author and editor are intentionally republishing an article.           many journals. Such reporting may be warranted when the
The bases of this position are international copyright laws,           paper or letter describes major therapeutic advances or
ethical conduct, and cost-effective use of resources. Dupli-           public health hazards, such as serious adverse effects of
cate publication of original research is particularly prob-            drugs, vaccines, other biological products, medicinal de-
lematic because it can result in inadvertent double-                   vices, or reportable diseases. This reporting should not
counting or inappropriate weighting of the results of a                jeopardize publication, but should be discussed with and
single study, which distorts the available evidence.                   agreed upon by the editor in advance.
     Most journals do not wish to receive papers on work
that has already been reported in large part in a published            III. D. 3. Acceptable Secondary Publication
article or is contained in another paper that has been sub-                 Certain types of articles, such as guidelines produced
mitted or accepted for publication elsewhere, in print or in           by governmental agencies and professional organizations,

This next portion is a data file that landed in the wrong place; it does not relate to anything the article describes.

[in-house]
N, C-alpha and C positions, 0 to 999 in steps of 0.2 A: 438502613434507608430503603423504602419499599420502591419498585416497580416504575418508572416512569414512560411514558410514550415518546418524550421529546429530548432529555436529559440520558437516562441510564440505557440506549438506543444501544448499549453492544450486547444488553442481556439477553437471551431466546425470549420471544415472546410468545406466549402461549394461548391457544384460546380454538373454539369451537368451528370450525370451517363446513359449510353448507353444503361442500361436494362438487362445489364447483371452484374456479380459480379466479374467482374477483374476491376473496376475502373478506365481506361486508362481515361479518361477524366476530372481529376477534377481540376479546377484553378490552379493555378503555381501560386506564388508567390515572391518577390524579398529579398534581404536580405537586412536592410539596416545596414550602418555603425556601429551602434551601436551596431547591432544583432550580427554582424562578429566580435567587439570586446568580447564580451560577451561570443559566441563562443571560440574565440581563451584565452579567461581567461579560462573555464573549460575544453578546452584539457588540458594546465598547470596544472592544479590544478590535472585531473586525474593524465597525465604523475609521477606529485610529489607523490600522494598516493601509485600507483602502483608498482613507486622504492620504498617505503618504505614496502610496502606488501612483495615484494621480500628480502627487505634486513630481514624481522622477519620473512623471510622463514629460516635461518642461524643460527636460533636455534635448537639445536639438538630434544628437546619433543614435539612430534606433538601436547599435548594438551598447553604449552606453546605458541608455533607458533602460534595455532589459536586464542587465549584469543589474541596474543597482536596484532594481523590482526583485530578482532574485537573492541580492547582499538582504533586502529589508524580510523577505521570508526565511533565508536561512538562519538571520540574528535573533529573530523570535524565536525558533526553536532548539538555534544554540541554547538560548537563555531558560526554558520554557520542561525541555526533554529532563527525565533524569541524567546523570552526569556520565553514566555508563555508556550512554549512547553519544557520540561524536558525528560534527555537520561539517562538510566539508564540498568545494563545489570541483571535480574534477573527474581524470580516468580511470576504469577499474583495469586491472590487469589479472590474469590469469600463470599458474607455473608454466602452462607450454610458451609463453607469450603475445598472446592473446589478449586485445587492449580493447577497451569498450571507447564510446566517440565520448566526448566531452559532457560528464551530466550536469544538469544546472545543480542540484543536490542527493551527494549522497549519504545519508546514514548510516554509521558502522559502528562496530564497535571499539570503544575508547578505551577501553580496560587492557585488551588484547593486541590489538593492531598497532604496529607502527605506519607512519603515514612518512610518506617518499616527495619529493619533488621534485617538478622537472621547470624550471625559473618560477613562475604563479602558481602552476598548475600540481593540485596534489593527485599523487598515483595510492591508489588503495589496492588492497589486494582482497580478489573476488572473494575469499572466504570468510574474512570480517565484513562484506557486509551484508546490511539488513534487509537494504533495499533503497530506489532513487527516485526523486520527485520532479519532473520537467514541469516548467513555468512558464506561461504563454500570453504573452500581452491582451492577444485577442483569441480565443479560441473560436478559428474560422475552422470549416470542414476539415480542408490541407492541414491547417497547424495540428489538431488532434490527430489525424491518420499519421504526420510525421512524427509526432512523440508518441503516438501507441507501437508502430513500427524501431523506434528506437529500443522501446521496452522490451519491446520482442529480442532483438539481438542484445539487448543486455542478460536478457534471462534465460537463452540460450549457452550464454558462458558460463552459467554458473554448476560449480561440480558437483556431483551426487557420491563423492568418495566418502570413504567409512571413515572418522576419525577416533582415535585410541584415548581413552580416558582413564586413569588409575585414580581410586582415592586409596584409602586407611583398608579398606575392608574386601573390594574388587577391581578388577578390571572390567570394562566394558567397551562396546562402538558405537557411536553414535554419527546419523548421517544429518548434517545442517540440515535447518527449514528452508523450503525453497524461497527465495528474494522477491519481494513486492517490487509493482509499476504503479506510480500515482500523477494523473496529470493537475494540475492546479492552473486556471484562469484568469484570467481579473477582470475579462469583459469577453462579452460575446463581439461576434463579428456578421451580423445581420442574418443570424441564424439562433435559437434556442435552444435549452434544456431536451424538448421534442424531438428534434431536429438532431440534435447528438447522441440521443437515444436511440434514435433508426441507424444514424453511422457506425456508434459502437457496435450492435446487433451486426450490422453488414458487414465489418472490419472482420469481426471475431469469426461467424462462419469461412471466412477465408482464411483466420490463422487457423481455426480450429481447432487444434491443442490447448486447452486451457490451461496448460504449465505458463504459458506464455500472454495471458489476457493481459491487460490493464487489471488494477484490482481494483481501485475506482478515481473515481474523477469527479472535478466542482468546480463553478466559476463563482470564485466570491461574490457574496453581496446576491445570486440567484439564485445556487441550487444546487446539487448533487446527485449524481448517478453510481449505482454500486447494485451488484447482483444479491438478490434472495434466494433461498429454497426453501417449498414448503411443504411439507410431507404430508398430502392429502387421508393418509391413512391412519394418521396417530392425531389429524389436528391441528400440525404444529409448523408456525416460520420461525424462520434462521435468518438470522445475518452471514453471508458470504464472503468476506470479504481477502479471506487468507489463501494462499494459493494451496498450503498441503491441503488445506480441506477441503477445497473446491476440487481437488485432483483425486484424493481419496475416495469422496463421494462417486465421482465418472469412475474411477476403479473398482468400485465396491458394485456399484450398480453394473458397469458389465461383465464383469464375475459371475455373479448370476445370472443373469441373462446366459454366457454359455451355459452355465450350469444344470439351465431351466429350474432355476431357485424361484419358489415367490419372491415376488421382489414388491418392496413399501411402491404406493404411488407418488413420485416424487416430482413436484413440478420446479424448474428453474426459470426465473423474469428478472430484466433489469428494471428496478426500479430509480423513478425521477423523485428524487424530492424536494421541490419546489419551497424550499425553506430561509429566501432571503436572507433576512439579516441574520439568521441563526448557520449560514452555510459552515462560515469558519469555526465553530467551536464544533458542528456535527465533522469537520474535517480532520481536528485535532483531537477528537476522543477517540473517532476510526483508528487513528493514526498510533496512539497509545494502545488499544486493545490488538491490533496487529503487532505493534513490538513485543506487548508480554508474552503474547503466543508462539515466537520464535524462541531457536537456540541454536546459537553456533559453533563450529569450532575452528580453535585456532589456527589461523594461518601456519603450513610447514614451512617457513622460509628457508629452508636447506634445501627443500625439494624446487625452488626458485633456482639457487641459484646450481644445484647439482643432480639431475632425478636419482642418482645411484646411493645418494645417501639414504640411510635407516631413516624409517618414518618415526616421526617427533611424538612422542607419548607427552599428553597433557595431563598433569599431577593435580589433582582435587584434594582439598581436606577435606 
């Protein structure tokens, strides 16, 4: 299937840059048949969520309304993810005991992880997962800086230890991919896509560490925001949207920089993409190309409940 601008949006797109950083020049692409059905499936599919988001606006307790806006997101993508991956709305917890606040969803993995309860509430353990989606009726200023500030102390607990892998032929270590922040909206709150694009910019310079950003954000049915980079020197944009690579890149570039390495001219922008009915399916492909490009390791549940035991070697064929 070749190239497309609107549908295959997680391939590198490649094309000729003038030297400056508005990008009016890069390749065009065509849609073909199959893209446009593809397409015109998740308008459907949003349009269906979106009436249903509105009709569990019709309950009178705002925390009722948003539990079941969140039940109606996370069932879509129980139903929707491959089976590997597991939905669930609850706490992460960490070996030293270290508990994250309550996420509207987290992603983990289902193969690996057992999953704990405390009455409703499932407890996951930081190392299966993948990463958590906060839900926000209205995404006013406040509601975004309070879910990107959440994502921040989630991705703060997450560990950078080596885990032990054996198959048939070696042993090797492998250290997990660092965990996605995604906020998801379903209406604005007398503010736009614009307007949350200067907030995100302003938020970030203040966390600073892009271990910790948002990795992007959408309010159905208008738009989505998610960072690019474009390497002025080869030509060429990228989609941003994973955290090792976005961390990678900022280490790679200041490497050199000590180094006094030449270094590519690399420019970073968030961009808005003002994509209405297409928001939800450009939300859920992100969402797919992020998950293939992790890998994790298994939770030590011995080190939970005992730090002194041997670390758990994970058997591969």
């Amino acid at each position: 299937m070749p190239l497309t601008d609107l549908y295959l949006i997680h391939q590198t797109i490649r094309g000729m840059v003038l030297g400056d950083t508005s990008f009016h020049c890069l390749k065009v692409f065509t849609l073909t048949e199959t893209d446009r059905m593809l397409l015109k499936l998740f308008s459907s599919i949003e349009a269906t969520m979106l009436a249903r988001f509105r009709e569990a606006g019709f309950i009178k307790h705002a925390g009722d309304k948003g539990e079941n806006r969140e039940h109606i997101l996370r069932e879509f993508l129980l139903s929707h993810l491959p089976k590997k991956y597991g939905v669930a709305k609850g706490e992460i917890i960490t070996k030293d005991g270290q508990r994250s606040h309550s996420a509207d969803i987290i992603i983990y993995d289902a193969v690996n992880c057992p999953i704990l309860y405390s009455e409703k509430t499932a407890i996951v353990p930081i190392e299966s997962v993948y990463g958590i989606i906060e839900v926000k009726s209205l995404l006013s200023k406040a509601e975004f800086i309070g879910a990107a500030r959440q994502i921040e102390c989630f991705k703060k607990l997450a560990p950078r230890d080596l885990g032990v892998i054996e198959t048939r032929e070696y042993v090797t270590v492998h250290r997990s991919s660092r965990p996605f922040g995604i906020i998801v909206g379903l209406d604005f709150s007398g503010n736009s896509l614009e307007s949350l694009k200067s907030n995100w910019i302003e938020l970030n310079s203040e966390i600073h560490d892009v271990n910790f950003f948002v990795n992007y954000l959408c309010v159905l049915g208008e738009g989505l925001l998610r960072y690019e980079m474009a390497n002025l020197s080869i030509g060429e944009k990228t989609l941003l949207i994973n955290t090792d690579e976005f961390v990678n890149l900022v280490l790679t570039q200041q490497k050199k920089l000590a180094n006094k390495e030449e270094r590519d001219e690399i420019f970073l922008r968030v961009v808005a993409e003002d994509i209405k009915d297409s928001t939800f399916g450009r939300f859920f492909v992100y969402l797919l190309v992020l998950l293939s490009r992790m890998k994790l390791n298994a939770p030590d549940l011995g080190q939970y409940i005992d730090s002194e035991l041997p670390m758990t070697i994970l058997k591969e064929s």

electronic media. This policy does not preclude the journal            may need to reach the widest possible audience. In such
from considering a paper that has been rejected by another             instances, editors sometimes deliberately publish material
journal, or a complete report that follows publication of a            that is also being published in other journals, with the
preliminary report, such as an abstract or poster displayed            agreement of the authors and the editors of those journals.
at a professional meeting. It also does not prevent journals           Secondary publication for various other reasons, in the
from considering a paper that has been presented at a sci-             same or another language, especially in other countries, is
entific meeting but was not published in full, or that is               justifiable and can be beneficial provided that the following
being considered for publication in a proceedings or simi-             conditions are met.
lar format. Brief press reports of scheduled meetings are                   1. The authors have received approval from the editors
not usually regarded as breaches of this rule, but they may            of both journals (the editor concerned with secondary pub-
be if additional data or copies of tables and figures amplify           lication must have a photocopy, reprint, or manuscript of
such reports. The ICMJE does not consider results posted               the primary version).
www.icmje.org                                                                                                                          7
      Uniform Requirements for Manuscripts Submitted to Biomedical Journals


      2. The priority of the primary publication is respected           clearly presents both versions. The difference of opinion
by a publication interval of at least 1 week (unless specifi-            should be explained in a cover letter. The normal process
cally negotiated otherwise by both editors).                            of peer and editorial review may help the authors to resolve